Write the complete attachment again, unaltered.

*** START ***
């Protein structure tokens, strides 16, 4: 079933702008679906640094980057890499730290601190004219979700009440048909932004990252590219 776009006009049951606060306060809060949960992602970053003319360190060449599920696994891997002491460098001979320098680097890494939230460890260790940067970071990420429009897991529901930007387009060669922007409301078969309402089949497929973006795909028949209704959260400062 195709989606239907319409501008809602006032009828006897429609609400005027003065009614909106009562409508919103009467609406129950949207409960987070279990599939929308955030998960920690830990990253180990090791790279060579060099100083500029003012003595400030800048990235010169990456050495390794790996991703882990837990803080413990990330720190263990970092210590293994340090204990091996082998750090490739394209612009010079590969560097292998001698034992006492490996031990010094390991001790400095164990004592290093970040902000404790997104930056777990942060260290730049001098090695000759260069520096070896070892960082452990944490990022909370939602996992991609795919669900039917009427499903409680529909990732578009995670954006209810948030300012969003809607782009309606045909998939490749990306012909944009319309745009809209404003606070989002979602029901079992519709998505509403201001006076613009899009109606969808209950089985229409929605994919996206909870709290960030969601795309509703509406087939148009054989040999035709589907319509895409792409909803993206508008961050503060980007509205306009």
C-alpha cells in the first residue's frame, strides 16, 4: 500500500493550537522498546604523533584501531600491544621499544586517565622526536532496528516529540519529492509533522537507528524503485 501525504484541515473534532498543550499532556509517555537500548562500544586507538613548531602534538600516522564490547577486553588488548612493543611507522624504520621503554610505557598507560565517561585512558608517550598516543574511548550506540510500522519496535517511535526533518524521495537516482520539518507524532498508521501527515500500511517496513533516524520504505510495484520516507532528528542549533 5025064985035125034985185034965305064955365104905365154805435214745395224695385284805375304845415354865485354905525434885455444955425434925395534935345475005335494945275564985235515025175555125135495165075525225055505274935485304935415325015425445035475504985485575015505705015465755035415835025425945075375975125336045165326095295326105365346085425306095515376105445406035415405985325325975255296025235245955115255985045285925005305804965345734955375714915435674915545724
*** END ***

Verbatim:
């Protein structure tokens, strides 16, 4: 079933702008679906640094980057890499730290601190004219979700009440048909932004990252590219 776009006009049951606060306060809060949960992602970053003319360190060449599920696994891997002491460098001979320098680097890494939230460890260790940067970071990420429009897991529901930007387009060669922007409301078969309402089949497929973006795909028949209704959260400062 195709989606239907319409501008809602006032009828006897429609609400005027003065009614909106009562409508919103009467609406129950949207409960987070279990599939929308955030998960920690830990990253180990090791790279060579060099100083500029003012003595400030800048990235010169990456050495390794790996991703882990837990803080413990990330720190263990970092210590293994340090204990091996082998750090490739394209612009010079590969560097292998001698034992006492490996031990010094390991001790400095164990004592290093970040902000404790997104930056777990942060260290730049001098090695000759260069520096070896070892960082452990944490990022909370939602996992991609795919669900039917009427499903409680529909990732578009995670954006209810948030300012969003809607782009309606045909998939490749990306012909944009319309745009809209404003606070989002979602029901079992519709998505509403201001006076613009899009109606969808209950089985229409929605994919996206909870709290960030969601795309509703509406087939148009054989040999035709589907319509895409792409909803993206508008961050503060980007509205306009």
C-alpha cells in the first residue's frame, strides 16, 4: 500500500493550537522498546604523533584501531600491544621499544586517565622526536532496528516529540519529492509533522537507528524503485 501525504484541515473534532498543550499532556509517555537500548562500544586507538613548531602534538600516522564490547577486553588488548612493543611507522624504520621503554610505557598507560565517561585512558608517550598516543574511548550506540510500522519496535517511535526533518524521495537516482520539518507524532498508521501527515500500511517496513533516524520504505510495484520516507532528528542549533 5025064985035125034985185034965305064955365104905365154805435214745395224695385284805375304845415354865485354905525434885455444955425434925395534935345475005335494945275564985235515025175555125135495165075525225055505274935485304935415325015425445035475504985485575015505705015465755035415835025425945075375975125336045165326095295326105365346085425306095515376105445406035415405985325325975255296025235245955115255985045285925005305804965345734955375714915435674915545724